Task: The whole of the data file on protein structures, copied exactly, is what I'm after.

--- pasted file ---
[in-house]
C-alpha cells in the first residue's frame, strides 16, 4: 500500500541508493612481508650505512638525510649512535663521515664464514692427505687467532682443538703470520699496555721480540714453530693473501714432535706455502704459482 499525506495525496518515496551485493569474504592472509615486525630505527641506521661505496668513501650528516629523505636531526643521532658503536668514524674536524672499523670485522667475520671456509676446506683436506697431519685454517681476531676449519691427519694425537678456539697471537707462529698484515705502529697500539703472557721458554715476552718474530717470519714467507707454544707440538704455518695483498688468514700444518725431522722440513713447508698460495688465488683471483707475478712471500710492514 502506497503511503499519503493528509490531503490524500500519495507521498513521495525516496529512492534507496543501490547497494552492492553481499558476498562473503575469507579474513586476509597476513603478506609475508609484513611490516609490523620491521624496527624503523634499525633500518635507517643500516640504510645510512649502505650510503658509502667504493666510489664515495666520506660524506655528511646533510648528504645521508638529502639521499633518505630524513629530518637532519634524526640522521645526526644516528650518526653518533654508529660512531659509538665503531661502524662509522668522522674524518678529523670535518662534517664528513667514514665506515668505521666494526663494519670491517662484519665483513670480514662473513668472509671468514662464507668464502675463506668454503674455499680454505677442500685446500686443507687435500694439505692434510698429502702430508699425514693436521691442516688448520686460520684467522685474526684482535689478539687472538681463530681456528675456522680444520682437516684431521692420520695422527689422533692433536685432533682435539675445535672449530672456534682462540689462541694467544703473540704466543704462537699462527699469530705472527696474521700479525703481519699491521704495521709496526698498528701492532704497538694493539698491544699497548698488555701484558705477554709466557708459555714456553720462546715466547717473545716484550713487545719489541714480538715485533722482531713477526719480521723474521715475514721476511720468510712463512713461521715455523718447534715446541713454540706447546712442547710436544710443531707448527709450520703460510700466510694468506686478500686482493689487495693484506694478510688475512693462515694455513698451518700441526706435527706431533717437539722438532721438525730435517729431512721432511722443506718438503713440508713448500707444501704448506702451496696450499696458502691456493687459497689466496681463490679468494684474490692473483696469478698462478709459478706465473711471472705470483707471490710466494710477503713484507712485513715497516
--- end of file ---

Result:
[in-house]
C-alpha cells in the first residue's frame, strides 16, 4: 500500500541508493612481508650505512638525510649512535663521515664464514692427505687467532682443538703470520699496555721480540714453530693473501714432535706455502704459482 499525506495525496518515496551485493569474504592472509615486525630505527641506521661505496668513501650528516629523505636531526643521532658503536668514524674536524672499523670485522667475520671456509676446506683436506697431519685454517681476531676449519691427519694425537678456539697471537707462529698484515705502529697500539703472557721458554715476552718474530717470519714467507707454544707440538704455518695483498688468514700444518725431522722440513713447508698460495688465488683471483707475478712471500710492514 502506497503511503499519503493528509490531503490524500500519495507521498513521495525516496529512492534507496543501490547497494552492492553481499558476498562473503575469507579474513586476509597476513603478506609475508609484513611490516609490523620491521624496527624503523634499525633500518635507517643500516640504510645510512649502505650510503658509502667504493666510489664515495666520506660524506655528511646533510648528504645521508638529502639521499633518505630524513629530518637532519634524526640522521645526526644516528650518526653518533654508529660512531659509538665503531661502524662509522668522522674524518678529523670535518662534517664528513667514514665506515668505521666494526663494519670491517662484519665483513670480514662473513668472509671468514662464507668464502675463506668454503674455499680454505677442500685446500686443507687435500694439505692434510698429502702430508699425514693436521691442516688448520686460520684467522685474526684482535689478539687472538681463530681456528675456522680444520682437516684431521692420520695422527689422533692433536685432533682435539675445535672449530672456534682462540689462541694467544703473540704466543704462537699462527699469530705472527696474521700479525703481519699491521704495521709496526698498528701492532704497538694493539698491544699497548698488555701484558705477554709466557708459555714456553720462546715466547717473545716484550713487545719489541714480538715485533722482531713477526719480521723474521715475514721476511720468510712463512713461521715455523718447534715446541713454540706447546712442547710436544710443531707448527709450520703460510700466510694468506686478500686482493689487495693484506694478510688475512693462515694455513698451518700441526706435527706431533717437539722438532721438525730435517729431512721432511722443506718438503713440508713448500707444501704448506702451496696450499696458502691456493687459497689466496681463490679468494684474490692473483696469478698462478709459478706465473711471472705470483707471490710466494710477503713484507712485513715497516